My body and I have been getting to know each other these past few years. Turns out there were quite a few things I didn’t know about this constant companion of mine. For starters, I used to think it was just a container for everything else about me—my thoughts-feelings-spirit-impulses-tendencies-longings-and sense of humor.
It never crossed my mind that this human shell of mine could impact any of those things.
Then one day Miss Sarah, my therapist, sat with me as I talked about a vicious knot of stress/fear that had taken up residence in my stomach. I told her it was wrapping itself all the way around my core—from my belly button to my back. It was pulling me in toward myself. Folding me over. Turning me inside out. It hurt.
She listened, as she does, and she asked me if there was anything my body might feel like doing in response to this knot.
I was annoyed. Seriously. Just tell me the answer.
But she waited. And waited. Finally, after a lonnnnnng, awkward pause, I took my hand and held it to my stomach. I kept it there.
It was a start.
Over time, I began to learn that simply moving my hand to the place of pain—even when that pain was emotional—simply putting the warmth of my own skin to my tangled stomach or aching heart or pounding thoughts, the simple act of providing a gentle, soothing touch, like a mother’s hand, could actually begin to unknot something. And, at the very least, it could leave me feeling not so…alone.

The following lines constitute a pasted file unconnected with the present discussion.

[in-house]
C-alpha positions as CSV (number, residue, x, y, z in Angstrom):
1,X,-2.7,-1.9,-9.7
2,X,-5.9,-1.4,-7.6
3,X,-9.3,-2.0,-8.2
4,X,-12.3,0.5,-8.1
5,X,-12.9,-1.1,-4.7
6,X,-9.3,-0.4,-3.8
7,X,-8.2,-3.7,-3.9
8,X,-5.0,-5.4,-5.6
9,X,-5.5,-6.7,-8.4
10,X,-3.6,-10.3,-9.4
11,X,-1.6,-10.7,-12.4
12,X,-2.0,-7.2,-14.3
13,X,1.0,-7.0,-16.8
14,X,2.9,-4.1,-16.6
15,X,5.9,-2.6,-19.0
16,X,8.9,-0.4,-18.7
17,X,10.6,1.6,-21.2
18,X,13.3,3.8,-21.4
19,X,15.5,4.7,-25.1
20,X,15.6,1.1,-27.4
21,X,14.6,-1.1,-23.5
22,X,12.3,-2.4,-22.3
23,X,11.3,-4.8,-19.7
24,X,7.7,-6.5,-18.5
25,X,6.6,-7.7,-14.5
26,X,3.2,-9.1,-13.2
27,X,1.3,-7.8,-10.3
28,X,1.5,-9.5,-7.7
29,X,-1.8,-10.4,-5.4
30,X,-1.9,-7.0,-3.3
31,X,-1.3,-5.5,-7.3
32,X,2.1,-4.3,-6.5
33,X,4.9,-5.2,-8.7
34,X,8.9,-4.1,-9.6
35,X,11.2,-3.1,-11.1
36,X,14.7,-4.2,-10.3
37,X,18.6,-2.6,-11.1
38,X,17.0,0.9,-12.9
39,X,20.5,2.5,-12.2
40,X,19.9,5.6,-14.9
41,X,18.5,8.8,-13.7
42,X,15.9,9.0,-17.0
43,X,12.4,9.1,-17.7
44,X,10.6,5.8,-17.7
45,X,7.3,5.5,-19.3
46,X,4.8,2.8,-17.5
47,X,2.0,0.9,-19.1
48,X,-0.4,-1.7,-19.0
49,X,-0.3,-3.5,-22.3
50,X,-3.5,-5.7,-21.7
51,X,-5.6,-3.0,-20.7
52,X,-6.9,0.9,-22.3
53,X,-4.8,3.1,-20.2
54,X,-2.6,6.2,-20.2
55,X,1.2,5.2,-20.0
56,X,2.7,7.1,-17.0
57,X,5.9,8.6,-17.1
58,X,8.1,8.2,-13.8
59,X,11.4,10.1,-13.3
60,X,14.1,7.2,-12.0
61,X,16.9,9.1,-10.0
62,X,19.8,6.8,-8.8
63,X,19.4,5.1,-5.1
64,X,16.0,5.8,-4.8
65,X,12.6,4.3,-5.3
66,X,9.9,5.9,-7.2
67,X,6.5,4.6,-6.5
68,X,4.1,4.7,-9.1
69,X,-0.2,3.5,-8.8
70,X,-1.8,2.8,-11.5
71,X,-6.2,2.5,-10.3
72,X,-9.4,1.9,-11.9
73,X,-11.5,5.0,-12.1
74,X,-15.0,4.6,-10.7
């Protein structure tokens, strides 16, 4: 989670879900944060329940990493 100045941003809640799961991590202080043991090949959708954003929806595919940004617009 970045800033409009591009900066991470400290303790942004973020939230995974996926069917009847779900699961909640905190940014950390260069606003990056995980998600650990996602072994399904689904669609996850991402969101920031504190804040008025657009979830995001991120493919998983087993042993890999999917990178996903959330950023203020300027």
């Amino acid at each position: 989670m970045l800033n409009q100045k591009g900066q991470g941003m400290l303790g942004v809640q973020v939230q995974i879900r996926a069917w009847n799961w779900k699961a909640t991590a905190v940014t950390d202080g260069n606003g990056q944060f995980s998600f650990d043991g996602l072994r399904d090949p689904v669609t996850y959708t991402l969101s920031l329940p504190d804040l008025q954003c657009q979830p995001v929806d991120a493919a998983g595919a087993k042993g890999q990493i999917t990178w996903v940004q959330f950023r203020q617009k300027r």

This past month or two, I have been thrown into another season of change and transition. The vicious knot has been paying visits. My stomach sometimes caves in on itself.
But now I know something important.
I know I was not created to live at the mercy of a knot, as a powerless victim. I know that human touch was intended to bring comfort—and it does not always need to be someone else’s touch. I know my Creator gifted me with the beautiful, incredible ability to support my own self.
When I soothe my body, I can soothe my feelings. And when I offer myself a caring, compassionate touch, I can feel cared for compassionately.
These are truths I wish I would have known when I was younger, but I know them now and I can pass them on to my own two teens.
Because knowing how to handle a vicious knot? Matters.
Julie Rybarczyk is a freelance writer, sometimes designer, single mom and longtime friend of Truessence. She spends her days living the both/and—the bitter/the sweet, the pretty/the pretty ugly, the ordinary/the holy heck—and writing about it at her blog, shorts and longs. P.S. It’s pronounced re-bar-chek.
Just one more thing! This TED Talk by Amy Cuddy takes this concept in a slightly different but still-so-amazing direction. You might enjoy!